Roberts’ epic first novel written in 2003 is set in the underworld of contemporary Bombay. Shantaram is narrated by Lin (Lindsay), an escaped convict with a false passport who flees maximum security prison in Australia, seeking a place where he can disappear. Lin parallels the author’s life as a former heroin addict and convicted bank robber who escaped prison and went to India.
Combining fact and fiction, the debut novel has romance, crime, wars, and redemption. Despite its hefty 900+ pages, this is usually the first book I recommend to anyone who asks me for any type of book, including beach reads.
“The Art of Racing In The Rain” by Garth Stein
This charming book is about a dog named Enzo who narrates and his master, Denny Swift, a budding race car driver that captivates your heart. Enzo shares positivity with a human soul that makes you laugh or sometimes cry.
“Beautiful Ruins” by Jess Walter
A booklover friend recommended Beautiful Ruins to me, already a New York Times bestseller that had a typical “beach reads” cover that nearly turned me off. From page one, I was hooked by this story of an almost-love affair that begins on the Italian coast in 1962 and resurfaces fifty years later in Hollywood. I am a sucker for books that cover the back lots of Hollywood. This is historical fiction, literary writing, and a roller coaster of a novel.
“Gone Girl” by Gillian Flynn
The novel Gone Girl by Gillian Flynn is among New York Times best-selling books and was unquestionably the best beach read of 2012. The classic thriller revolves around a troubled marriage, narrated alternatively by the husband and wife. As his wife goes missing, the husband becomes the suspect in her disappearance. This chilling novel raced to its end, almost too quickly. Try Girl on the Train by Paula Hawkins next.
“Bad Blood: Secrets and Lies in a Silicon Valley Startup” by John Carreyrou
Prize-winning journalist Carreyrou first broke to story of Theranos, the multibillion-dollar startup of founder and the young darling CEO Elizabeth Holmes. Through deep investigative reporting, the author pursued current and former employees and victims of the company to write a novel-like story about the collapse of the company.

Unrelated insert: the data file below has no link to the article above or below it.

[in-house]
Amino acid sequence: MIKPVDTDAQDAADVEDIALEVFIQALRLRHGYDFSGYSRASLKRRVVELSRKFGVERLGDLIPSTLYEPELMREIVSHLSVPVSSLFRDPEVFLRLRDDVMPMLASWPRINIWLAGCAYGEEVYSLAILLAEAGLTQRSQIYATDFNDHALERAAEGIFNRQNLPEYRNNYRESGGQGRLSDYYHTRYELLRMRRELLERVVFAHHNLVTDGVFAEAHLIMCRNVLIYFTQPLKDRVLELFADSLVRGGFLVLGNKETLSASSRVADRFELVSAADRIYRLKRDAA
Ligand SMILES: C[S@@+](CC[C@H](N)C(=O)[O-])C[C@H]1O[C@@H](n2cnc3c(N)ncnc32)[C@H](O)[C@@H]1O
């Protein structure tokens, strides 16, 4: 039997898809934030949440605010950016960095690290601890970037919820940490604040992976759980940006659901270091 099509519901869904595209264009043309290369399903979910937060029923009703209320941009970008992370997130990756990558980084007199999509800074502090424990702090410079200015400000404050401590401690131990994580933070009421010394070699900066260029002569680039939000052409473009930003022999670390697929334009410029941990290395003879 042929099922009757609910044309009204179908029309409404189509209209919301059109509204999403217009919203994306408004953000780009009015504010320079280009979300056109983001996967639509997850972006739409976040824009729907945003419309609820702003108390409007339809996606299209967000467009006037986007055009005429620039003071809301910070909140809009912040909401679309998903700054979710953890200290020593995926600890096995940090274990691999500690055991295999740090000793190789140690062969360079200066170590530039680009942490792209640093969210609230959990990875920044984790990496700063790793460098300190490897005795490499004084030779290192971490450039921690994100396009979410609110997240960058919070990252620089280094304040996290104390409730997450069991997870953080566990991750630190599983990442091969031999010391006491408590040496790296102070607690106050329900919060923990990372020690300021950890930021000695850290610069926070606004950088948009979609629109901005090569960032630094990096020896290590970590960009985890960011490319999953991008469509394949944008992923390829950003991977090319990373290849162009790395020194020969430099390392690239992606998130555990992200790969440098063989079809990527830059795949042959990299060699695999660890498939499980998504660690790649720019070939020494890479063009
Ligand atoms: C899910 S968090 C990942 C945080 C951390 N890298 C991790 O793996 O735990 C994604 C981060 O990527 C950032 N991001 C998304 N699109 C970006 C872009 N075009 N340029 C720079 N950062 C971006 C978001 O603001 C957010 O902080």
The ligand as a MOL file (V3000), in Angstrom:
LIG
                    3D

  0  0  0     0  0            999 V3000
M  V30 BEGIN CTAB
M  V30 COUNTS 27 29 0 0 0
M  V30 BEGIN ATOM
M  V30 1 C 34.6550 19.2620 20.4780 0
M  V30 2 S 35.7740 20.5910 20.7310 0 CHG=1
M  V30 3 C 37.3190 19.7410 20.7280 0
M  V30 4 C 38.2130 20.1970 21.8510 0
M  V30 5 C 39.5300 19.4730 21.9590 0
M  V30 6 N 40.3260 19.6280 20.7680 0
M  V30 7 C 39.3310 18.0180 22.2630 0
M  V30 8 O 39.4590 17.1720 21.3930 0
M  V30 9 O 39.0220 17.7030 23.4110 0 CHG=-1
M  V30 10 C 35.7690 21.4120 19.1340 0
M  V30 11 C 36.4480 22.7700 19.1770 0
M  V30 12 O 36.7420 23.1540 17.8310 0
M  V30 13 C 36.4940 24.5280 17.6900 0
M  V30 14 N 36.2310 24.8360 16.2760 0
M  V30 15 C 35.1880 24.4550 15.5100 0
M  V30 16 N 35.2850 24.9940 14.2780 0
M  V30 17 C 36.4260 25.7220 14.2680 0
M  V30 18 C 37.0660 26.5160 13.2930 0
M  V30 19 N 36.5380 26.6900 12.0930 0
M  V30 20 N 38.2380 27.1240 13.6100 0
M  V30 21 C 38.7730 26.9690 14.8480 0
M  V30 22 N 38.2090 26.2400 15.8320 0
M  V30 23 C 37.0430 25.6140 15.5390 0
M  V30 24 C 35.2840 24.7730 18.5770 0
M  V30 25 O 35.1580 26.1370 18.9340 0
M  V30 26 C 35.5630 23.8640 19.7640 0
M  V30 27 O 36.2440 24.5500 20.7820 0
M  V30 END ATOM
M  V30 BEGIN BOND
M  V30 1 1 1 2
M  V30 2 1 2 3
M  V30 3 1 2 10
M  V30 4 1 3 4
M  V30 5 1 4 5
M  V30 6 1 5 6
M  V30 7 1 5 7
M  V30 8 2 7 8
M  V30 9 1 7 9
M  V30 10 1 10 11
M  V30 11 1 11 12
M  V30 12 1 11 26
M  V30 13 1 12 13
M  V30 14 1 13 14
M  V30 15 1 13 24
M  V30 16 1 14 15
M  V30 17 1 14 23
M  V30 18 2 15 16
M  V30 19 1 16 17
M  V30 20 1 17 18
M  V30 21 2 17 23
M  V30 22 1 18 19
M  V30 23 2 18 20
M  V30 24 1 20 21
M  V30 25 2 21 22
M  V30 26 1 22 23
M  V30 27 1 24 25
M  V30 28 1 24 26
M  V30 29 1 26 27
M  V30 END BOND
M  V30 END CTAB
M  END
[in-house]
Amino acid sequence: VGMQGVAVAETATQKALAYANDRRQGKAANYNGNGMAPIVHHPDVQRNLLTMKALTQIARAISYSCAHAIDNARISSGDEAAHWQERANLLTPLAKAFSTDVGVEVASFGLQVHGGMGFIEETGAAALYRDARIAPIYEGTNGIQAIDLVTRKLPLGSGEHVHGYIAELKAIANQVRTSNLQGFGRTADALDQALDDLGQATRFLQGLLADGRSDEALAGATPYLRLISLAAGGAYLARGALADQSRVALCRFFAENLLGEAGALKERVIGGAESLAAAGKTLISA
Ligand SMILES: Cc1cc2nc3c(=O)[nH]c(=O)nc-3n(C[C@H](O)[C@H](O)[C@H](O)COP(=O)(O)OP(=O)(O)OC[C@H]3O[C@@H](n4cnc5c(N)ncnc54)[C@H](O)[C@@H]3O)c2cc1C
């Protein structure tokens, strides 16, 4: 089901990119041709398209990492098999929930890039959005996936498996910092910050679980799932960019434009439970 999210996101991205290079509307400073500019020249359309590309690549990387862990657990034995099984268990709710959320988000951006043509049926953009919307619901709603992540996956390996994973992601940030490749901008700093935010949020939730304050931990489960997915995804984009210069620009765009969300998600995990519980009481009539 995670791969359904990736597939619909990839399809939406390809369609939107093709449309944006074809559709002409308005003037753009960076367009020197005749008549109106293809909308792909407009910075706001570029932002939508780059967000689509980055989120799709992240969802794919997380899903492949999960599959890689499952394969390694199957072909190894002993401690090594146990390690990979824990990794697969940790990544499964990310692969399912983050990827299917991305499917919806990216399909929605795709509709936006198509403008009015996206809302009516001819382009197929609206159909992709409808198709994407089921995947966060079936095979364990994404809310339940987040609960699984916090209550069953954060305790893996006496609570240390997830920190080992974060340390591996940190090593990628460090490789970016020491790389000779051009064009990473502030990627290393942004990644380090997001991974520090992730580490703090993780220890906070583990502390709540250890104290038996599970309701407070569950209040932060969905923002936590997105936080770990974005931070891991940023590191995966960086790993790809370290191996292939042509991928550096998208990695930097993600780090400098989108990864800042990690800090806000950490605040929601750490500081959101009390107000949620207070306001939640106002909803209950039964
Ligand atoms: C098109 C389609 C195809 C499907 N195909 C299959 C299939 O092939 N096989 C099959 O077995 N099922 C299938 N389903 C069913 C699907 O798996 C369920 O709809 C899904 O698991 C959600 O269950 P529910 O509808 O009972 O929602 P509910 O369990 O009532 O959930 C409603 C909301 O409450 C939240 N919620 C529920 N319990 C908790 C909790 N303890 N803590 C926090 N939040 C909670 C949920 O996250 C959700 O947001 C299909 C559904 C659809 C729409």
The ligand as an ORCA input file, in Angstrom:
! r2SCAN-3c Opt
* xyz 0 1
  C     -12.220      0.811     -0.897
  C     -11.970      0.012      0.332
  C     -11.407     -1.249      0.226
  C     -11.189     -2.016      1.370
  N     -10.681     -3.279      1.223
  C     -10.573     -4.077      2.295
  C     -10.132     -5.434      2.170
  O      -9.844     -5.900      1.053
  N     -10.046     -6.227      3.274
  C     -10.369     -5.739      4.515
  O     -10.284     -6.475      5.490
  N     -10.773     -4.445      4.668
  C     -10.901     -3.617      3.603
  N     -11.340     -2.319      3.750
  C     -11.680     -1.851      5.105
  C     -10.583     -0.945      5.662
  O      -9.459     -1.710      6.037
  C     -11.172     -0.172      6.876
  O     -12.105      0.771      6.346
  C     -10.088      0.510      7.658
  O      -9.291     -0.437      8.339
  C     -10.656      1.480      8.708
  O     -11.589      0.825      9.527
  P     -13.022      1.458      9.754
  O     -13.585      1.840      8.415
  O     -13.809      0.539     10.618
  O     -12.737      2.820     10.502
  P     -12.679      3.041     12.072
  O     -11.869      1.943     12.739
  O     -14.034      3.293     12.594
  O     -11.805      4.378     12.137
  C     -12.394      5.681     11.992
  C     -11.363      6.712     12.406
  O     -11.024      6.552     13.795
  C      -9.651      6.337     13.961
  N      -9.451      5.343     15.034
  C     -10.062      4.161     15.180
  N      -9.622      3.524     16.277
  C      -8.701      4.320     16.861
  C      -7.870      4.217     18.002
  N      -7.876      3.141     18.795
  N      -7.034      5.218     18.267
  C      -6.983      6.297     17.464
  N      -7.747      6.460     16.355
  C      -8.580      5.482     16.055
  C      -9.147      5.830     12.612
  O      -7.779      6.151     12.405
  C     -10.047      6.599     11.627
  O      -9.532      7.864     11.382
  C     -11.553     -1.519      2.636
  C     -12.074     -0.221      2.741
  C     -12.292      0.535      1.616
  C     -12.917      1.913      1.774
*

“Educated” by Tara Westover
Westover was raised in a Mormon survivalist home in rural Idaho by non-conforming parents who distrusted the government, public health, or education. As a result of their distrust, the author didn’t step foot in a classroom until she was 17.
Educated is a heart-breaking account of her struggle for self-invention amidst the challenge of family loyalty and of the grief that comes when those ties are broken. Westover’s coming-of-age story reflects on her education and seeing the flaws of her upbringing and the will to change it. I remember carrying this book around and stealing moments at a time to read just a few pages as fulfillment.
“Seabiscuit: An American Legend” by Laura Hillenbrand
Published in the summer of 2003, Hillenbrand made Seabiscuit come alive once again in her telling of the 1938 phenomenon. Despite the horse’s small size and unremarkable early record, the crooked-legged Seabiscuit is about the power of the underdog tale that reads like a swiftly paced novel and the three people who championed him.
“Eat, Pray, Love: One Women’s Search for Everything Across Italy, India, and Indonesia” by Elisabeth Gilbert
Gilbert’s pursuit of worldly pleasure, spiritual devotion, and what she really wanted out of life binds you to her fast-paced account of her midlife crisis. She had it all and it wasn’t enough.
Instead of feeling happy and fulfilled, she was consumed with panic, grief, and confusion. She went through a divorce, a crushing depression, and a break-up. It is easy for one to identify with her lack of fulfillment and her way back to happiness.
We enjoyed putting this list of books together as it contains many of our favorites. The more genres you like, the happier the reader you will be. Remember to take a book along to the beach, the pool, or on vacation.
Thank you for reading this article. Please visit us at The Cents of Money for more articles of interest.
With a passion for investing and personal finance, I began The Cents of Money to help and teach others. My experience as an equity analyst, professor, and mom provide me with unique insights about money and wealth creation and a desire to share with you.